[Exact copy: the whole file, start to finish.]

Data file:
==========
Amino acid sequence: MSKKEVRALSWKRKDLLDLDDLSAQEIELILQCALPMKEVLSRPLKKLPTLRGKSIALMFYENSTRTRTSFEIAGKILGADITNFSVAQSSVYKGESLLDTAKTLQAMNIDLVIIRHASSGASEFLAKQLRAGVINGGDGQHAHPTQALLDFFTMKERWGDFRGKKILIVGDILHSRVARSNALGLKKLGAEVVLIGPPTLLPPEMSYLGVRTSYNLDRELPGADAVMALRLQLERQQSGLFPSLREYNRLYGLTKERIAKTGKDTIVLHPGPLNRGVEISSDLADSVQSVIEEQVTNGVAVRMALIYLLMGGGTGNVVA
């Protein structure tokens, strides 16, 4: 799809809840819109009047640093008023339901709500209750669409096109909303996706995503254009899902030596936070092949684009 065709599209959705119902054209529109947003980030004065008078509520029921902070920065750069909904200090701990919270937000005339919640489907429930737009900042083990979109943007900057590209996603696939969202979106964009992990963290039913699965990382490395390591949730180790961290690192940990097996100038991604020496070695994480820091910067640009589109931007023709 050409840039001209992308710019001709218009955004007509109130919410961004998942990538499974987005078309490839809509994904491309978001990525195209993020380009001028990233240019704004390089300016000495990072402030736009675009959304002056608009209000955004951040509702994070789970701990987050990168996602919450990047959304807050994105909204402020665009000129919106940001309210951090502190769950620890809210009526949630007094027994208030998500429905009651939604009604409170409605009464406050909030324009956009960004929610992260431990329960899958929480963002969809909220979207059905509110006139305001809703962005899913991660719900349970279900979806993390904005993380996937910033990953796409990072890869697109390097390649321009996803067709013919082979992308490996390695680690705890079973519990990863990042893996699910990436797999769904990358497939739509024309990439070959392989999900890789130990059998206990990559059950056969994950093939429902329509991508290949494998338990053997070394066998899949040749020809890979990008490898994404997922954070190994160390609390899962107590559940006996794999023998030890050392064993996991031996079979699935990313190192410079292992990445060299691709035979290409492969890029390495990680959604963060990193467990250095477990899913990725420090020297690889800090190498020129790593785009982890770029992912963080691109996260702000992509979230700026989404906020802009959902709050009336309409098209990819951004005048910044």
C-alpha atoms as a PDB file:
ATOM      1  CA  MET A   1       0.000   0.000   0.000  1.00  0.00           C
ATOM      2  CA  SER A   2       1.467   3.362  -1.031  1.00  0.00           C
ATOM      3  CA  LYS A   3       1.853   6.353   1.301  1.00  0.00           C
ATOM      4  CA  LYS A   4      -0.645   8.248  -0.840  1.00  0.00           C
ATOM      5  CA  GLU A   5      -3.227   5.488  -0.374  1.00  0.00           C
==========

Amino acid sequence: MSKKEVRALSWKRKDLLDLDDLSAQEIELILQCALPMKEVLSRPLKKLPTLRGKSIALMFYENSTRTRTSFEIAGKILGADITNFSVAQSSVYKGESLLDTAKTLQAMNIDLVIIRHASSGASEFLAKQLRAGVINGGDGQHAHPTQALLDFFTMKERWGDFRGKKILIVGDILHSRVARSNALGLKKLGAEVVLIGPPTLLPPEMSYLGVRTSYNLDRELPGADAVMALRLQLERQQSGLFPSLREYNRLYGLTKERIAKTGKDTIVLHPGPLNRGVEISSDLADSVQSVIEEQVTNGVAVRMALIYLLMGGGTGNVVA
């Protein structure tokens, strides 16, 4: 799809809840819109009047640093008023339901709500209750669409096109909303996706995503254009899902030596936070092949684009 065709599209959705119902054209529109947003980030004065008078509520029921902070920065750069909904200090701990919270937000005339919640489907429930737009900042083990979109943007900057590209996603696939969202979106964009992990963290039913699965990382490395390591949730180790961290690192940990097996100038991604020496070695994480820091910067640009589109931007023709 050409840039001209992308710019001709218009955004007509109130919410961004998942990538499974987005078309490839809509994904491309978001990525195209993020380009001028990233240019704004390089300016000495990072402030736009675009959304002056608009209000955004951040509702994070789970701990987050990168996602919450990047959304807050994105909204402020665009000129919106940001309210951090502190769950620890809210009526949630007094027994208030998500429905009651939604009604409170409605009464406050909030324009956009960004929610992260431990329960899958929480963002969809909220979207059905509110006139305001809703962005899913991660719900349970279900979806993390904005993380996937910033990953796409990072890869697109390097390649321009996803067709013919082979992308490996390695680690705890079973519990990863990042893996699910990436797999769904990358497939739509024309990439070959392989999900890789130990059998206990990559059950056969994950093939429902329509991508290949494998338990053997070394066998899949040749020809890979990008490898994404997922954070190994160390609390899962107590559940006996794999023998030890050392064993996991031996079979699935990313190192410079292992990445060299691709035979290409492969890029390495990680959604963060990193467990250095477990899913990725420090020297690889800090190498020129790593785009982890770029992912963080691109996260702000992509979230700026989404906020802009959902709050009336309409098209990819951004005048910044």
C-alpha atoms as a PDB file:
ATOM      1  CA  MET A   1       0.000   0.000   0.000  1.00  0.00           C
ATOM      2  CA  SER A   2       1.467   3.362  -1.031  1.00  0.00           C
ATOM      3  CA  LYS A   3       1.853   6.353   1.301  1.00  0.00           C
ATOM      4  CA  LYS A   4      -0.645   8.248  -0.840  1.00  0.00           C
ATOM      5  CA  GLU A   5      -3.227   5.488  -0.374  1.00  0.00           C